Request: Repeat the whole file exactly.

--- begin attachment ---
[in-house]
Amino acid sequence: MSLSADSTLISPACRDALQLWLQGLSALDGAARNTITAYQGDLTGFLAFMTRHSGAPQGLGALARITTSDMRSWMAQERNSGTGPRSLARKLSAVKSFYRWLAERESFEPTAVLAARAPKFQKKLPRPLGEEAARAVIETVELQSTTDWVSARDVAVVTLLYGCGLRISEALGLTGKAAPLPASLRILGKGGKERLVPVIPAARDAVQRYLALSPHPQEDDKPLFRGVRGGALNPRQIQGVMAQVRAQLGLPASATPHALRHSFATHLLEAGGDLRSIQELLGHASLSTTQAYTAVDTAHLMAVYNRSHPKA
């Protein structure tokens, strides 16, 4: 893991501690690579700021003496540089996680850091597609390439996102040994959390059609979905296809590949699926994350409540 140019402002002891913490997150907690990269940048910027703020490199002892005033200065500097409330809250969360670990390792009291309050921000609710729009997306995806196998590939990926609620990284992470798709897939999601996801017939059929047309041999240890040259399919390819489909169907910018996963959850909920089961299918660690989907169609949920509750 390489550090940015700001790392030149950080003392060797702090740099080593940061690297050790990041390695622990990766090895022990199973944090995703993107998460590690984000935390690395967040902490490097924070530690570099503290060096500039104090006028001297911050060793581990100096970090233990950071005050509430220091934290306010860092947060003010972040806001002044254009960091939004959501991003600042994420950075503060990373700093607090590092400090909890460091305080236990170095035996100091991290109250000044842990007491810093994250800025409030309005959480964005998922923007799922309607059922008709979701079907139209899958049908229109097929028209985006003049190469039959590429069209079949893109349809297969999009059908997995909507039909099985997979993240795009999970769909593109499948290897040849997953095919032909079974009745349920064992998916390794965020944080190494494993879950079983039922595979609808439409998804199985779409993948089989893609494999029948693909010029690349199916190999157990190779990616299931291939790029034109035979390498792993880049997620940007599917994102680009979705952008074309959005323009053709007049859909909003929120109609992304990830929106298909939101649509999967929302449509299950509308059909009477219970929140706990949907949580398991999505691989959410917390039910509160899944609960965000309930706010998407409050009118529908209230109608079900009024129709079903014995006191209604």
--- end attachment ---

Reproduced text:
[in-house]
Amino acid sequence: MSLSADSTLISPACRDALQLWLQGLSALDGAARNTITAYQGDLTGFLAFMTRHSGAPQGLGALARITTSDMRSWMAQERNSGTGPRSLARKLSAVKSFYRWLAERESFEPTAVLAARAPKFQKKLPRPLGEEAARAVIETVELQSTTDWVSARDVAVVTLLYGCGLRISEALGLTGKAAPLPASLRILGKGGKERLVPVIPAARDAVQRYLALSPHPQEDDKPLFRGVRGGALNPRQIQGVMAQVRAQLGLPASATPHALRHSFATHLLEAGGDLRSIQELLGHASLSTTQAYTAVDTAHLMAVYNRSHPKA
């Protein structure tokens, strides 16, 4: 893991501690690579700021003496540089996680850091597609390439996102040994959390059609979905296809590949699926994350409540 140019402002002891913490997150907690990269940048910027703020490199002892005033200065500097409330809250969360670990390792009291309050921000609710729009997306995806196998590939990926609620990284992470798709897939999601996801017939059929047309041999240890040259399919390819489909169907910018996963959850909920089961299918660690989907169609949920509750 390489550090940015700001790392030149950080003392060797702090740099080593940061690297050790990041390695622990990766090895022990199973944090995703993107998460590690984000935390690395967040902490490097924070530690570099503290060096500039104090006028001297911050060793581990100096970090233990950071005050509430220091934290306010860092947060003010972040806001002044254009960091939004959501991003600042994420950075503060990373700093607090590092400090909890460091305080236990170095035996100091991290109250000044842990007491810093994250800025409030309005959480964005998922923007799922309607059922008709979701079907139209899958049908229109097929028209985006003049190469039959590429069209079949893109349809297969999009059908997995909507039909099985997979993240795009999970769909593109499948290897040849997953095919032909079974009745349920064992998916390794965020944080190494494993879950079983039922595979609808439409998804199985779409993948089989893609494999029948693909010029690349199916190999157990190779990616299931291939790029034109035979390498792993880049997620940007599917994102680009979705952008074309959005323009053709007049859909909003929120109609992304990830929106298909939101649509999967929302449509299950509308059909009477219970929140706990949907949580398991999505691989959410917390039910509160899944609960965000309930706010998407409050009118529908209230109608079900009024129709079903014995006191209604």